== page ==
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A focus on language test development: Expanding the language proficiency construct across a variety of tests
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This volume presents eight research studies which introduce a variety of novel, non-traditional forms of second and foreign language assessment. To the extent possible, the studies also show the entire test development process, warts and all. These language testing projects not only demonstrate many of the types of problems that test developers run into in the real world but also afford the reader unique insights into the language test development process.

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Developing Korean language performance assessments
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This Research Note reports on a task-based performance assessment development project for Korean as a foreign language through the National Foreign Language Resource Center at the University of Hawai`i. It contains an overview of college-level Korean language teaching and testing in the United States as well as an introduction to task-based performance assessment in general and the design of performance assessment tasks using test and item specifications in particular. Questionnaire forms used and prototype tasks developed in English and Korean are presented in the appendices.

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Manual for the Vietnamese elicited imitation test (manual plus 2 audio CDs)
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Research on second languages —especially English, Spanish, and Japanese— demonstrates that elicited imitation can be a reliable and valid measure of general competence, while also possibly serving as an instrument for linguistically-oriented second language acquisition research. This test of Vietnamese consists of two parallel forms, each with forty-eight sentences of standard Northern Vietnamese. Even though these represent normal statements and expressions, some of them may be difficult to recall in their entirety. Performance on the test is scored on a scale of accuracy for each item.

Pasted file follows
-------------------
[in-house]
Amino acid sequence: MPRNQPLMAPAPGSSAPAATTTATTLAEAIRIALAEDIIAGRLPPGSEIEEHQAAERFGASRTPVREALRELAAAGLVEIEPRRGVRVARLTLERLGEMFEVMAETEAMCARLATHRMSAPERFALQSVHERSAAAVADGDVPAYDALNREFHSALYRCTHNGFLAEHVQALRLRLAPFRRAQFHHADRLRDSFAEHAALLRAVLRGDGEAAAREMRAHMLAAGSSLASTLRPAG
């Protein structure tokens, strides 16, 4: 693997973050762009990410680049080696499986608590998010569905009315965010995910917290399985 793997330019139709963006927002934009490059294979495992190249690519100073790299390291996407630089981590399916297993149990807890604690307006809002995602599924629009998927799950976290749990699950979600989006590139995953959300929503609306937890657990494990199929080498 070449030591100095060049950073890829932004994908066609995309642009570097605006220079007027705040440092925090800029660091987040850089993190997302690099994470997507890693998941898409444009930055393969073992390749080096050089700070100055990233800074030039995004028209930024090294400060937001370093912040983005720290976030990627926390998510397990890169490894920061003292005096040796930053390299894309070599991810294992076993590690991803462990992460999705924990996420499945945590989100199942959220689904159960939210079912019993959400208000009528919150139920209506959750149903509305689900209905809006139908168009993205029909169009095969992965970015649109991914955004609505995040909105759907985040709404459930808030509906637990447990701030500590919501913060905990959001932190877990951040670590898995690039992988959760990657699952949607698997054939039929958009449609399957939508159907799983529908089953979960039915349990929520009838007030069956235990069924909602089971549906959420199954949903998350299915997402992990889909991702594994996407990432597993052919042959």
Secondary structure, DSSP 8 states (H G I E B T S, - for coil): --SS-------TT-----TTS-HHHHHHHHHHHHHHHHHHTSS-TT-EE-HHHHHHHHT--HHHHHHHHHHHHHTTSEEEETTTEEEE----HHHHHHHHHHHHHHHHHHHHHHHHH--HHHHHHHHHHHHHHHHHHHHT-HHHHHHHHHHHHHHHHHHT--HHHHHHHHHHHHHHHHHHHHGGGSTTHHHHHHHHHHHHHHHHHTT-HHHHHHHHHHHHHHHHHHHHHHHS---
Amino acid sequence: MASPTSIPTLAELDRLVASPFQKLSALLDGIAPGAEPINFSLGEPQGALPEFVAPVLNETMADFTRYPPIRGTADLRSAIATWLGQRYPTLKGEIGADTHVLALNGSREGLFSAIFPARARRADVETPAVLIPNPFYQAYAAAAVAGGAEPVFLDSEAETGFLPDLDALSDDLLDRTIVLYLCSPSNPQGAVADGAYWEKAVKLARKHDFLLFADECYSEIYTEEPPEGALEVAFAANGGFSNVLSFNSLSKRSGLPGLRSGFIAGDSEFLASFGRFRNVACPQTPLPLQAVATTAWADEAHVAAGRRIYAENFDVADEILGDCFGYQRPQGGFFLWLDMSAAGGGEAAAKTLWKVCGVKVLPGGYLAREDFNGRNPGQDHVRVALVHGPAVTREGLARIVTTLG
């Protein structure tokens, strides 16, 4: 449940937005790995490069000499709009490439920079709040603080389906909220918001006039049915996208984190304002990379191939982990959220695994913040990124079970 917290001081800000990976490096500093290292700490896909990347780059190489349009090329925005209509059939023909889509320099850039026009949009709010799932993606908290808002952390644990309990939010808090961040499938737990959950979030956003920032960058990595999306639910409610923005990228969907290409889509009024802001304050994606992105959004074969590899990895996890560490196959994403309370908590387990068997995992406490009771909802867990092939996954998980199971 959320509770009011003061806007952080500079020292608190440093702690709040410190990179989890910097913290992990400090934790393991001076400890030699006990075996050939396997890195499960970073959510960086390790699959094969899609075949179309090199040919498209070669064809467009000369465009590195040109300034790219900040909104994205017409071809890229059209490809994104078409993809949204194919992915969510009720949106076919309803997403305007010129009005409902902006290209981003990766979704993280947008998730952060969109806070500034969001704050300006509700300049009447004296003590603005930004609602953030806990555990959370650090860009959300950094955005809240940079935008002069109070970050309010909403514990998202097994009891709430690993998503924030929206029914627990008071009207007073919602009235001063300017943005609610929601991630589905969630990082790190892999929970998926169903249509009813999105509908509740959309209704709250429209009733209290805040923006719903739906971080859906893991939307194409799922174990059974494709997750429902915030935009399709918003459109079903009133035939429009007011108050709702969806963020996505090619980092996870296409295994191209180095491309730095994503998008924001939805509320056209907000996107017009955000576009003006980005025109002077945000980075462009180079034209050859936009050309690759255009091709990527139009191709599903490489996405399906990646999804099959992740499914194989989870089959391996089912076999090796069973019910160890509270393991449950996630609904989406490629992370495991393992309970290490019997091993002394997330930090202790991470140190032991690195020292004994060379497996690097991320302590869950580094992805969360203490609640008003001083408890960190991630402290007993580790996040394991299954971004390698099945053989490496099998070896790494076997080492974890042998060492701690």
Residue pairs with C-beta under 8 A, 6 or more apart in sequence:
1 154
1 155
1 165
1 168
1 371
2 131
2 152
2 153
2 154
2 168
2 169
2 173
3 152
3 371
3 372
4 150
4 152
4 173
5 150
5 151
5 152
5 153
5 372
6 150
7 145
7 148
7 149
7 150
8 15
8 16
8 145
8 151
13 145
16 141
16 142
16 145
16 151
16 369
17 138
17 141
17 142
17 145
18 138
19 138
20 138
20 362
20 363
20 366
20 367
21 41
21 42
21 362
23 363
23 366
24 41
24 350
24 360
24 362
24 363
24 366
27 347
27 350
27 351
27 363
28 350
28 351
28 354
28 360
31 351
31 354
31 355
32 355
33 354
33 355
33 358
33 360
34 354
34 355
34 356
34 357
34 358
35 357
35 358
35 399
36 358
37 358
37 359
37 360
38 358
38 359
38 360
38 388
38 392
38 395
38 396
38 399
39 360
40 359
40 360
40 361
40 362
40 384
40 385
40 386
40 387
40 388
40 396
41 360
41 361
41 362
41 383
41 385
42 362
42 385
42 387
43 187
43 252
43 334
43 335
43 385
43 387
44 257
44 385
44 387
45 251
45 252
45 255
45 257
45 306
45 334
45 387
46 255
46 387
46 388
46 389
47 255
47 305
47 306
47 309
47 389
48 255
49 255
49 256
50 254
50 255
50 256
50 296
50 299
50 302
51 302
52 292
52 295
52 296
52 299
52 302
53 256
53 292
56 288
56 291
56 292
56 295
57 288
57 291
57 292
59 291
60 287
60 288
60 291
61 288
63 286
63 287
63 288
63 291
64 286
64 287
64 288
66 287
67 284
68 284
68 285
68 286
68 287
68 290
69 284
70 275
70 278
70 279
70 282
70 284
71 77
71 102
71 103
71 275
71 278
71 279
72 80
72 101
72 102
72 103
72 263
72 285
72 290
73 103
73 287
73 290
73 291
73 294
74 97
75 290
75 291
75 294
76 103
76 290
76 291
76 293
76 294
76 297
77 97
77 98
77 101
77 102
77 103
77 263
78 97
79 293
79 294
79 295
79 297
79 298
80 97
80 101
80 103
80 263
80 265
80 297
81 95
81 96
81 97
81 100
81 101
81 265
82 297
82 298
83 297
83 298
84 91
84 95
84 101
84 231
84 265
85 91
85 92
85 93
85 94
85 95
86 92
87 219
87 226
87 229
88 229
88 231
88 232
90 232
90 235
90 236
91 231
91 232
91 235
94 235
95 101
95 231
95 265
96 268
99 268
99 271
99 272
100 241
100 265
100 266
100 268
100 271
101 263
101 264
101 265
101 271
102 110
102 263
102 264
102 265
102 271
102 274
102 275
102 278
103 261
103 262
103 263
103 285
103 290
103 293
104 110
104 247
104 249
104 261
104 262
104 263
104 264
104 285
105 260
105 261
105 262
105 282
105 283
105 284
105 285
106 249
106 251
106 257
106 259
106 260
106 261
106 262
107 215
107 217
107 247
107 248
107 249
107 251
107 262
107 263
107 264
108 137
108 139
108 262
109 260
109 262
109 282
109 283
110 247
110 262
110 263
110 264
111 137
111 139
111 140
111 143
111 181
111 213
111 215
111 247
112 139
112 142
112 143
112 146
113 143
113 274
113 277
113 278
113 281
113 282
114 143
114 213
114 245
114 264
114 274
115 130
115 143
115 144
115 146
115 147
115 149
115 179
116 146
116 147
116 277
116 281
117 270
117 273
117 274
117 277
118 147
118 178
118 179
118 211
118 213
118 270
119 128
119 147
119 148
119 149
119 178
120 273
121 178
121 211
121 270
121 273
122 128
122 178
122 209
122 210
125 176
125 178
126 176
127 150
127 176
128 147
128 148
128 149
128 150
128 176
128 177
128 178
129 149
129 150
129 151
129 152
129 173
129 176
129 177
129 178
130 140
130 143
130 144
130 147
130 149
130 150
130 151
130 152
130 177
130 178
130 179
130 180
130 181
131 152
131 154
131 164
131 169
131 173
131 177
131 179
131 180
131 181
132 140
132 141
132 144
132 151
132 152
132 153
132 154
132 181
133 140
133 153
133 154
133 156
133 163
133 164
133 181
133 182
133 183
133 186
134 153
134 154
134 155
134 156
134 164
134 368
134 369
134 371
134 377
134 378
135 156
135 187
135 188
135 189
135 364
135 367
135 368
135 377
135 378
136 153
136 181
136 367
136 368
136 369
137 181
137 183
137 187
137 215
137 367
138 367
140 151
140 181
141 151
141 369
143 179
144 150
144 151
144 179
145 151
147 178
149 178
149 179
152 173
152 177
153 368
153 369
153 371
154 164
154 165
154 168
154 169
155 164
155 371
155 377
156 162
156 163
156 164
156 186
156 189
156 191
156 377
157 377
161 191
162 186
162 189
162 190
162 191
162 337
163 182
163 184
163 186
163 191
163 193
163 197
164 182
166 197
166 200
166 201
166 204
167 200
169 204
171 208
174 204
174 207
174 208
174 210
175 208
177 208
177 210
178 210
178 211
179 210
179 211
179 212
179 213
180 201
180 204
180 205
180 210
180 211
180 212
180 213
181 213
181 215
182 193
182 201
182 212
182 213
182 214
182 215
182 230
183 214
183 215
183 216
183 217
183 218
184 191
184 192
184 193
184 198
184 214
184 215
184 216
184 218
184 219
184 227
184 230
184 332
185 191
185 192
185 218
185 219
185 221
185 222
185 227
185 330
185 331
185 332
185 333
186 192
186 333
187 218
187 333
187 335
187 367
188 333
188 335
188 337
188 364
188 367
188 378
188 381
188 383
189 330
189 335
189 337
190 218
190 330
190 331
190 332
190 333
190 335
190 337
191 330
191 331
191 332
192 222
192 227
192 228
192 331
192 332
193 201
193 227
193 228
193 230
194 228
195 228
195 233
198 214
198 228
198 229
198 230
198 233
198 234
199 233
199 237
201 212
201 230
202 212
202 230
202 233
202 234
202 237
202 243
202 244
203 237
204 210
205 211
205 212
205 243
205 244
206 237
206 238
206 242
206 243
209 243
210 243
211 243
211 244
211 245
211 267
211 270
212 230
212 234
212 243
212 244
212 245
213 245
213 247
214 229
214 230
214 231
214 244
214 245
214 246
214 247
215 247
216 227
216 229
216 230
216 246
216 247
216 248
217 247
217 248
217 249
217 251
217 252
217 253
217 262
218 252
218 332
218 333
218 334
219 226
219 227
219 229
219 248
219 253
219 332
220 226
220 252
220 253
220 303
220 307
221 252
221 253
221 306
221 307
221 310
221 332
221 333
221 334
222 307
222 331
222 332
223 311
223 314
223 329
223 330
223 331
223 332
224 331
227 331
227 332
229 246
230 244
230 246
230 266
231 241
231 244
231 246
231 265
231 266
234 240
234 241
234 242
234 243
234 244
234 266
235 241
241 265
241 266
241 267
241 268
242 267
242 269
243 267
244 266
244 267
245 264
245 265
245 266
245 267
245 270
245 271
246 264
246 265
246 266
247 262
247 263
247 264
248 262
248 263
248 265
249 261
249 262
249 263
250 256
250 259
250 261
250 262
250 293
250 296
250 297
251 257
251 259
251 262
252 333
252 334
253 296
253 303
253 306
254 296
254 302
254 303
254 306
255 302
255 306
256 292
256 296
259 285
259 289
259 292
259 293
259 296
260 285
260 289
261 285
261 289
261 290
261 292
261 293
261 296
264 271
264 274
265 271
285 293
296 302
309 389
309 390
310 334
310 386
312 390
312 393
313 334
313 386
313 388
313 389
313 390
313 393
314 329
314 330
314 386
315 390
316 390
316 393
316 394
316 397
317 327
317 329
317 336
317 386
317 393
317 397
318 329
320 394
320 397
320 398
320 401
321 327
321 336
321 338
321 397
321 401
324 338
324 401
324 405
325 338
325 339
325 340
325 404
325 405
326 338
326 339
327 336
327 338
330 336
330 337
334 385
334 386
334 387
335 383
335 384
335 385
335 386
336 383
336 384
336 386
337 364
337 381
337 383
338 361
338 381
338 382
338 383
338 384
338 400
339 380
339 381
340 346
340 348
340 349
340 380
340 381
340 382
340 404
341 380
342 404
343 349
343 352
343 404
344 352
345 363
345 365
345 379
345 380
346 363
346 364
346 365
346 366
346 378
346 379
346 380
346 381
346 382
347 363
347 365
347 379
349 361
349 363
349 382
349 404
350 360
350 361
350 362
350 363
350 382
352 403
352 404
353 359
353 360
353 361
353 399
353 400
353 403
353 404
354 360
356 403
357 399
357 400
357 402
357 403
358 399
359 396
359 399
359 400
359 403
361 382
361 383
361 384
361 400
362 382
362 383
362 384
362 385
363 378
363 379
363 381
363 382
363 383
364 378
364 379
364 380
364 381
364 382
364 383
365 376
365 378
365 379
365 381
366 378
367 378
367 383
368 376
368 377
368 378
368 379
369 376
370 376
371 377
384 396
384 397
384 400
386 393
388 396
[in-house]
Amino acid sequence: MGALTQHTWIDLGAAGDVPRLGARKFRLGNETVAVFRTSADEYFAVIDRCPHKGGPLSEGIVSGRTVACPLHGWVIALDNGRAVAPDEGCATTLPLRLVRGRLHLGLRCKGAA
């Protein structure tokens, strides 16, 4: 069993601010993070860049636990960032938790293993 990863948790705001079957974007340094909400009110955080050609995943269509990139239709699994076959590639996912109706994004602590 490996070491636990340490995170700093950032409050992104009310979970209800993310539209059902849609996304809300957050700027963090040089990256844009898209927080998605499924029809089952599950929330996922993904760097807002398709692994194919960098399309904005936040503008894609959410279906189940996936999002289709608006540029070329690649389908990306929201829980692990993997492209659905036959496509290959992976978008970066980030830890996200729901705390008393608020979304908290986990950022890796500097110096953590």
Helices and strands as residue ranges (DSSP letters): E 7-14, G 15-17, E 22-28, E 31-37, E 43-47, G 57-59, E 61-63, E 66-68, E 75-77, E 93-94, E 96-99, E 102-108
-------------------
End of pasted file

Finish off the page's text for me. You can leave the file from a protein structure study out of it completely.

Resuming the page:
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Upcoming Events
Sep
2019
25
Texas
Presentation
OER Hangout: Creating OER with students

September 25, 2019 at 3pm CDT (1pm PDF / 2pm MDT / 4pm EDT) In this discussion-based webinar, you will hear about two teams who have created open educational resources (OER) with their students. There will be 20 minutes of presentation time, and the rest of the hour will be dedicated to your questions and to conversation between participants and presenters. Register at the link provided below and we will send you the Zoom link to access this OER Hangout before the event. Continuing Professional Education (CPE) credits available for teachers who attend the whole webinar.

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Sep
2019
27
Arizona
Symposium
LiLaC- Literatures, Languages and Cultures in the 21st Century